One of the arguments for vaccinating children despite their nearly 100% survival rate from COVID-19 is the threat of what health officials have termed “long COVID,” the persistence of symptoms months after contracting the disease.
However, a study published Thursday by Britain’s Office of National Statistics found an extremely low rate in children.
The study concluded that the persistence of common symptoms after 12 weeks was as low as 0% to 1.7% for children, compared to the control group.
It’s the “best data by far” on “long COVID,” said Dr. Alasdair Munro, a clinical research fellow specializing in pediatric infectious diseases at the University of Southhampton in England.
“For kids, the news is incredibly reassuring – parents minds should be put to rest,” he wrote Thursday on Twitter.
“Despite a huge amount of concern, these statistics back up what we are seeing in practice with kids,” said Munro, who also works as a clinician in pediatric emergency medicine.
“Whilst debilitating for those it does affect, #LongCovid is not a huge problem for the overwhelming majority of children who are infected with #SARSCoV2,” he said.
Munro, a member of the prestigious Lancet COVID-19 Commission, specializes in early and late phase clinical trials of vaccines and antibiotics. The commission is “an interdisciplinary initiative” addressing the pandemic that encompasses “the health sciences, business, finance, and public policy.
Meanwhile, a scientific review of global studies conducted by researchers in Australia reported Friday morning by the Sydney Morning Herald found lingering symptoms of COVID-19 rarely persist in children beyond 12 weeks.
The paper said it’s “a reassuring sign they are far less likely than adults to suffer the debilitating effects of what is referred to as long COVID.”
Significantly, the researchers concluded most global studies into long COVID in children had “significant limitations” and many overstated the risk.
The group was comprised of leading pediatric researchers at Melbourne’s Murdoch Children’s Research Institute.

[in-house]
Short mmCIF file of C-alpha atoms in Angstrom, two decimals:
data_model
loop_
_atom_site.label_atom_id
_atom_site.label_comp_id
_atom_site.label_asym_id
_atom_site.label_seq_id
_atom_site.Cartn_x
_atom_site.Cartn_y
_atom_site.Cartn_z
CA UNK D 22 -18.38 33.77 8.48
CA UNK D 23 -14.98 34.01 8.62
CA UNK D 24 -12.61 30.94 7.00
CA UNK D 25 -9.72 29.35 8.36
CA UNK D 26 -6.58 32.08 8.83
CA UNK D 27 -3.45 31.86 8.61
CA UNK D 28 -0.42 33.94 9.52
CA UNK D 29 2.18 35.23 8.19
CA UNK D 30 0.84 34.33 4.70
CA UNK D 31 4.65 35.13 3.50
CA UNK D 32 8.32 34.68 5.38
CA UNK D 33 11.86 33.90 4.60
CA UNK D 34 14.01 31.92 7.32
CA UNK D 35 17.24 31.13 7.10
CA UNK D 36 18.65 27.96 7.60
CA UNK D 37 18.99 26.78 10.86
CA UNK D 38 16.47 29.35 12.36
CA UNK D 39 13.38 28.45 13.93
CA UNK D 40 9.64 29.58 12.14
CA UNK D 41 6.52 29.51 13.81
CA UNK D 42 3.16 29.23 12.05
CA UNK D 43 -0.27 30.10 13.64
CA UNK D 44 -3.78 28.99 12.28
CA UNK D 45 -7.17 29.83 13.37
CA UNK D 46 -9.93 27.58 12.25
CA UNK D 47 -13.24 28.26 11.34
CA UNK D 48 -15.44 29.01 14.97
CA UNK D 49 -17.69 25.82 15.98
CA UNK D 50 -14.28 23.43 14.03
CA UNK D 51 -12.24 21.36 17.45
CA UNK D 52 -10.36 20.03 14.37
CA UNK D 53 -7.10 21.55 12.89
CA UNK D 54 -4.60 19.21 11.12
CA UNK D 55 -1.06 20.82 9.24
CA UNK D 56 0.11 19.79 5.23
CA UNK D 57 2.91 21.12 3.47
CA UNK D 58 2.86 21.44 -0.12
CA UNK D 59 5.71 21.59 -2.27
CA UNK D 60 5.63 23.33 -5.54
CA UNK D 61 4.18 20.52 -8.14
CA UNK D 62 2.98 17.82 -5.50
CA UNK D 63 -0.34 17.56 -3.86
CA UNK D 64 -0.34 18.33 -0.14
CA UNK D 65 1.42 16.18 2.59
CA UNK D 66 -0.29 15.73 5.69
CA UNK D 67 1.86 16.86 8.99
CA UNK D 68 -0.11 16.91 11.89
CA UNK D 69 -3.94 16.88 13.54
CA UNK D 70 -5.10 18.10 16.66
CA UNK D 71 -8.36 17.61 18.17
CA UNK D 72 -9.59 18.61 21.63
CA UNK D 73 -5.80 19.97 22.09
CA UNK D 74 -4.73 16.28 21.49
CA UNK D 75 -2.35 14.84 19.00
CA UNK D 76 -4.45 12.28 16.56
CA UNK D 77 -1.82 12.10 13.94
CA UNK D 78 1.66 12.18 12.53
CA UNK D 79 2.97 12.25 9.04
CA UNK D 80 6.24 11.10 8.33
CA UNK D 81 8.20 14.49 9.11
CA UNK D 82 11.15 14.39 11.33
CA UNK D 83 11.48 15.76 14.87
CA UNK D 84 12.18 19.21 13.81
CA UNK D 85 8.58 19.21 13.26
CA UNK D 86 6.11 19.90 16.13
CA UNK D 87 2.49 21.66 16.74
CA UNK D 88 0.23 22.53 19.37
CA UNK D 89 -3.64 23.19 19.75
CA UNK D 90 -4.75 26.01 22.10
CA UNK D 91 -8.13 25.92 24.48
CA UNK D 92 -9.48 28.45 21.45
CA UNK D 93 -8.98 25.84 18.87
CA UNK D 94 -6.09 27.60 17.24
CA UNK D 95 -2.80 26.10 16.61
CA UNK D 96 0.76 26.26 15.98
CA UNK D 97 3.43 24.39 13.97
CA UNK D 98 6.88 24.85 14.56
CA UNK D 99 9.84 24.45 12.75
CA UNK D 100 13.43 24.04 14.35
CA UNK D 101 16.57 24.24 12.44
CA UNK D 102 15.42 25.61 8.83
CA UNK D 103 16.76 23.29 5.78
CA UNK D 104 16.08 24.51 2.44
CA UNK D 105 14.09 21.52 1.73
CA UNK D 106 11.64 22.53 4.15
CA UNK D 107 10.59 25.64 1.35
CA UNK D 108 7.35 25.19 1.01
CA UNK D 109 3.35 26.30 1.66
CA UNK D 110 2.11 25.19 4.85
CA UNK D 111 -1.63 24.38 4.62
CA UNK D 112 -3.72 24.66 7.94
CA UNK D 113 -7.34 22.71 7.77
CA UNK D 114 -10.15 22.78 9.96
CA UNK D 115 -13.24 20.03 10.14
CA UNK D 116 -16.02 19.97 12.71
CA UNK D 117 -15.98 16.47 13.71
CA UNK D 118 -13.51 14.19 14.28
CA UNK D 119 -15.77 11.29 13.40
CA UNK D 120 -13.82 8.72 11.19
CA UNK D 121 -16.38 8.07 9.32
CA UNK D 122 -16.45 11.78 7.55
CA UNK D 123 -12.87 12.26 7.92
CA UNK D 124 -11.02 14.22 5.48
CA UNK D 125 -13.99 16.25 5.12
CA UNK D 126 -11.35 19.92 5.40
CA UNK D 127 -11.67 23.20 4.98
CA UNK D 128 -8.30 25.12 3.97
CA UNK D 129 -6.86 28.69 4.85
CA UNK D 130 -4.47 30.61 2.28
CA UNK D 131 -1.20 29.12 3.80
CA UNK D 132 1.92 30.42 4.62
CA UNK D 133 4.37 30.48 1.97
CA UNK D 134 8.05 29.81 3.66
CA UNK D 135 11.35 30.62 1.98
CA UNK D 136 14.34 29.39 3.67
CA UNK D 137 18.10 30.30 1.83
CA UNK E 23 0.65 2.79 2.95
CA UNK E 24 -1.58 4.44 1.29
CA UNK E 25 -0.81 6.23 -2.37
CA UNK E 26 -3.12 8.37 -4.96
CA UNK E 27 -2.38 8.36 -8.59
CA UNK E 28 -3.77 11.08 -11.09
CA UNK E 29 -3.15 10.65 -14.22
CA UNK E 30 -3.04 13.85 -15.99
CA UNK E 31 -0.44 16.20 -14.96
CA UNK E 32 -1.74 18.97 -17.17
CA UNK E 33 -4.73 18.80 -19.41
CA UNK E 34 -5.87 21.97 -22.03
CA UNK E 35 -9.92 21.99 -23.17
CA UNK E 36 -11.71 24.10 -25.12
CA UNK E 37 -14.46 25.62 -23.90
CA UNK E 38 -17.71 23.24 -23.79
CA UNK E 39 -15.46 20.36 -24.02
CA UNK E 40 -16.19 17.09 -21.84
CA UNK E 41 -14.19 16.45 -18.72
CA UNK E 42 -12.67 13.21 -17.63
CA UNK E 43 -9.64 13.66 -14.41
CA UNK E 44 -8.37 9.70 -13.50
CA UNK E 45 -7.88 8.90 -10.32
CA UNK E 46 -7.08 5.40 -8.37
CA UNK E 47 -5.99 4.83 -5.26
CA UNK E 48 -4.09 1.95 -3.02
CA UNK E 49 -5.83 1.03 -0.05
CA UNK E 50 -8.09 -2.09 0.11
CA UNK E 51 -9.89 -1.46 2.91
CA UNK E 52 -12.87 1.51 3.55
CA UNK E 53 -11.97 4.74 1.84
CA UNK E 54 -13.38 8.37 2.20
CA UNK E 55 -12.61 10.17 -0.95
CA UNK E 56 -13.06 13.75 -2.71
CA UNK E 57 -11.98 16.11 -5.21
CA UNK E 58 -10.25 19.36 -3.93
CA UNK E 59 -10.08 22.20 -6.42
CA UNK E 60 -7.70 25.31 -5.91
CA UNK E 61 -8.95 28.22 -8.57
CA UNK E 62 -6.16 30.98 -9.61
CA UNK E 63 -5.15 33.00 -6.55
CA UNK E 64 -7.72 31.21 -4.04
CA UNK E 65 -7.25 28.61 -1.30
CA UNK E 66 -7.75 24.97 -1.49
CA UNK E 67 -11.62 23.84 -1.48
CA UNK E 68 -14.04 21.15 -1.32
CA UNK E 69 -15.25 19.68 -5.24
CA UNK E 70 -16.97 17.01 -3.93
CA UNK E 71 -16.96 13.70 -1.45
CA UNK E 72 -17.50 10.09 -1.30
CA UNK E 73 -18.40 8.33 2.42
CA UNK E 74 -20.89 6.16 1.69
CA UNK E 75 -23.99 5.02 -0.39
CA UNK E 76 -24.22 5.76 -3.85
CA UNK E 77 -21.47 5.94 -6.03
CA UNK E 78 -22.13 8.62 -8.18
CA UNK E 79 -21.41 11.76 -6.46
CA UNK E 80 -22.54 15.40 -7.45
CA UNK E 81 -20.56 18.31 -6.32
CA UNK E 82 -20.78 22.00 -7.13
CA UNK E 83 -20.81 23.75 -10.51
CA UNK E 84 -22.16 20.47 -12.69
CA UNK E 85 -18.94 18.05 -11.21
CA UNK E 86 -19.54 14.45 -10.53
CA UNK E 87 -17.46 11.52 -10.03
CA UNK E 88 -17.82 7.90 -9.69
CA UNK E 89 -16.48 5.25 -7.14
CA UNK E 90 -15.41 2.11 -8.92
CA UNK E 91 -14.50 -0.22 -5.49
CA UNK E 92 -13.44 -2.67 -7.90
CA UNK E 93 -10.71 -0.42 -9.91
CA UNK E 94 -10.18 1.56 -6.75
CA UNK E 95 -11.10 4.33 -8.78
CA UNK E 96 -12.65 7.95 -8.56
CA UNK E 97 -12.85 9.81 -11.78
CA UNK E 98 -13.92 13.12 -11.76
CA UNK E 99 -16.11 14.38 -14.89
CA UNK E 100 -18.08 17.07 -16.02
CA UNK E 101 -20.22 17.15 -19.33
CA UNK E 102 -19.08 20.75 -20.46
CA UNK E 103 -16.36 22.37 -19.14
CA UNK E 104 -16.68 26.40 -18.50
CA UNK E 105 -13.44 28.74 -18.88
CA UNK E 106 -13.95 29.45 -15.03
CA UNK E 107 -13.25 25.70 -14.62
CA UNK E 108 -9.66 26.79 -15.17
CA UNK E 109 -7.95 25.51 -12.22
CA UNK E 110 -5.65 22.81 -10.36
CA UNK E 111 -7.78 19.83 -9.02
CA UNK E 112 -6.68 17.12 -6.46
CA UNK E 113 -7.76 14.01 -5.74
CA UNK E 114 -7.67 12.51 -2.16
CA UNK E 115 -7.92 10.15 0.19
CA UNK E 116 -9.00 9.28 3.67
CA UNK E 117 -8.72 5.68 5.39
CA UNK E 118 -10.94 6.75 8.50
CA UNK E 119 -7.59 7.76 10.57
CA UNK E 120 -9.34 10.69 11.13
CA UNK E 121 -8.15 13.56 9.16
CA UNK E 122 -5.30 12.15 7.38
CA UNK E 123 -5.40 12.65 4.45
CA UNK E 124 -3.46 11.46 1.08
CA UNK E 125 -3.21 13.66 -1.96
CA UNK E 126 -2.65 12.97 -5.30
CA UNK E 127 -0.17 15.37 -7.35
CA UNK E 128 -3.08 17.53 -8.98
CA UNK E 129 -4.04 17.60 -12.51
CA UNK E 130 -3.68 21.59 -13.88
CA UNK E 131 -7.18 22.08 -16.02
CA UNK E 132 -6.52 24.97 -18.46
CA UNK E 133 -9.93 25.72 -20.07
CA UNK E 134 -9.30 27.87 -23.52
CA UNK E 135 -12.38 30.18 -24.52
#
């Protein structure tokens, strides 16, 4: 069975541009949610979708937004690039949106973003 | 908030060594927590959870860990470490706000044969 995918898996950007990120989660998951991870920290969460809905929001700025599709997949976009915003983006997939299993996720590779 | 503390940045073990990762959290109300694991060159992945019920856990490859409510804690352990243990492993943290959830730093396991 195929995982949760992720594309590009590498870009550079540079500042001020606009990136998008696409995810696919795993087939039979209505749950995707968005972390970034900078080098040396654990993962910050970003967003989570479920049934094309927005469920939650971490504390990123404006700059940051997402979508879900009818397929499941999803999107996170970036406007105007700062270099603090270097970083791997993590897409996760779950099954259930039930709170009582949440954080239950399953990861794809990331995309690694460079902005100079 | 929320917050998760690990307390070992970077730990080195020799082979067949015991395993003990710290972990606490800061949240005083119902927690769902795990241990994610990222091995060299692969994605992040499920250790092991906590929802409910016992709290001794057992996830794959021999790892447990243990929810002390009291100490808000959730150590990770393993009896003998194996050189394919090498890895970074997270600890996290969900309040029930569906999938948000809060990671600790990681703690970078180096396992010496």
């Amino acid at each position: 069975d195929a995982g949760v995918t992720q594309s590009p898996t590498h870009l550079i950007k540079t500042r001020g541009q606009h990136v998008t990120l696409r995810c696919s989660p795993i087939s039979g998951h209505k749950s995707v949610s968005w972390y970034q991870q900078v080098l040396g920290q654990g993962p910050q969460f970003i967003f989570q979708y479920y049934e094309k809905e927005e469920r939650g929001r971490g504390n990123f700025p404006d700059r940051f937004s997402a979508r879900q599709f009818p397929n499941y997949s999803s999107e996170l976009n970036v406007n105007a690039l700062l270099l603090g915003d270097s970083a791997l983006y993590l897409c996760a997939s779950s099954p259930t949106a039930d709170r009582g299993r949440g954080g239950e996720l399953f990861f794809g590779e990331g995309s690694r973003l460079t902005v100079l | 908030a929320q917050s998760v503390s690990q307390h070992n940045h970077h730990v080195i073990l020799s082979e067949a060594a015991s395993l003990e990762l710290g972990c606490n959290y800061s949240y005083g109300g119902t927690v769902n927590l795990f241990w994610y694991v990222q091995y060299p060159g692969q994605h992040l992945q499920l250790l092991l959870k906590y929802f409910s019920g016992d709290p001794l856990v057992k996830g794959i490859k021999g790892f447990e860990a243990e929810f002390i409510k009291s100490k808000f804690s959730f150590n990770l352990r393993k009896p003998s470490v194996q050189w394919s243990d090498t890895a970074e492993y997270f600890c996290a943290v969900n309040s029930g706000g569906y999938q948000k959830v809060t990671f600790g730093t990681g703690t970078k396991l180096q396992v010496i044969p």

The best data by far on #LongCovid is out from the ONS
For kids, the news is incredibly reassuring – parents minds should be put to rest
— Alasdair Munro (@apsmunro) September 16, 2021
Data ‘has been widely misused’
Since March 2020, Munro has been leading the Royal College of Paediatrics and Child Health review of published evidence regarding COVID-19 in children, according to the commission’s website. And he has been working as senior fellow on a number of COVID-19 vaccine candidate clinical trials, including the Oxford vaccine. Munro also is a member of a working group on the transmission of COVID-19 in schools.
Munro said Thursday on Twitter that previous Office of National Statistics data “have been widely misused, and difficult to interpret due to unavailable methods.”
“This is all put to bed now,” he said, with the new study providing “excellent, transparent comparisons with a suitable control group.”
“Importantly, it includes COVID cases which would be missed by [National Health Services] testing,” he said.
‘It’s better than people would’ve guessed’
A previous British study of children ages 11 to 17, published two weeks ago, found a higher rate of persistent symptoms in children. But the researchers at University College London and Public Health England said the prevalence of long COVID in the age group was lower than some had feared last year.
“Overall, it’s better than people would’ve guessed back in December,” Professor Terence Stephenson of the UCL Great Ormond Street Institute of Child Health, told reporters, Reuters reported.
The study, according to Reuters, concluded that 14% of children, or 1 in 7, may have three or more symptoms linked to the coronavirus 15 weeks after testing positive for COVID-19, such as unusual tiredness or headaches.
But Munro contests the 1-in-7 statistic, calling it a “zombie statistic going around.”
“This is nonsense. It it based on a complete misunderstanding” of the study he said.
I should add – there is a zombie statistic going around that 1/7 children get long covid. This is nonsense.
It it based on a complete misunderstanding of the CLoCK study (see thread here)
— Alasdair Munro (@apsmunro) September 16, 2021
In the United States, the American Academy of Pediatrics says in its guidance for caring for children after COVID-19 infection that “a post-COVID-19 condition called ‘long-haul COVID’ is an umbrella term that encompasses physical and mental health consequences four or more weeks after a COVID-19 illness.”
“Although the reported frequency of post-COVID-19 conditions varies widely, several studies show that long-term symptoms can occur in children and adolescents,” the AAP says.
“If concerns persist past 12 weeks, then additional diagnostic testing and/or referral to a multidisciplinary post-COVID-19 clinic may be appropriate.”
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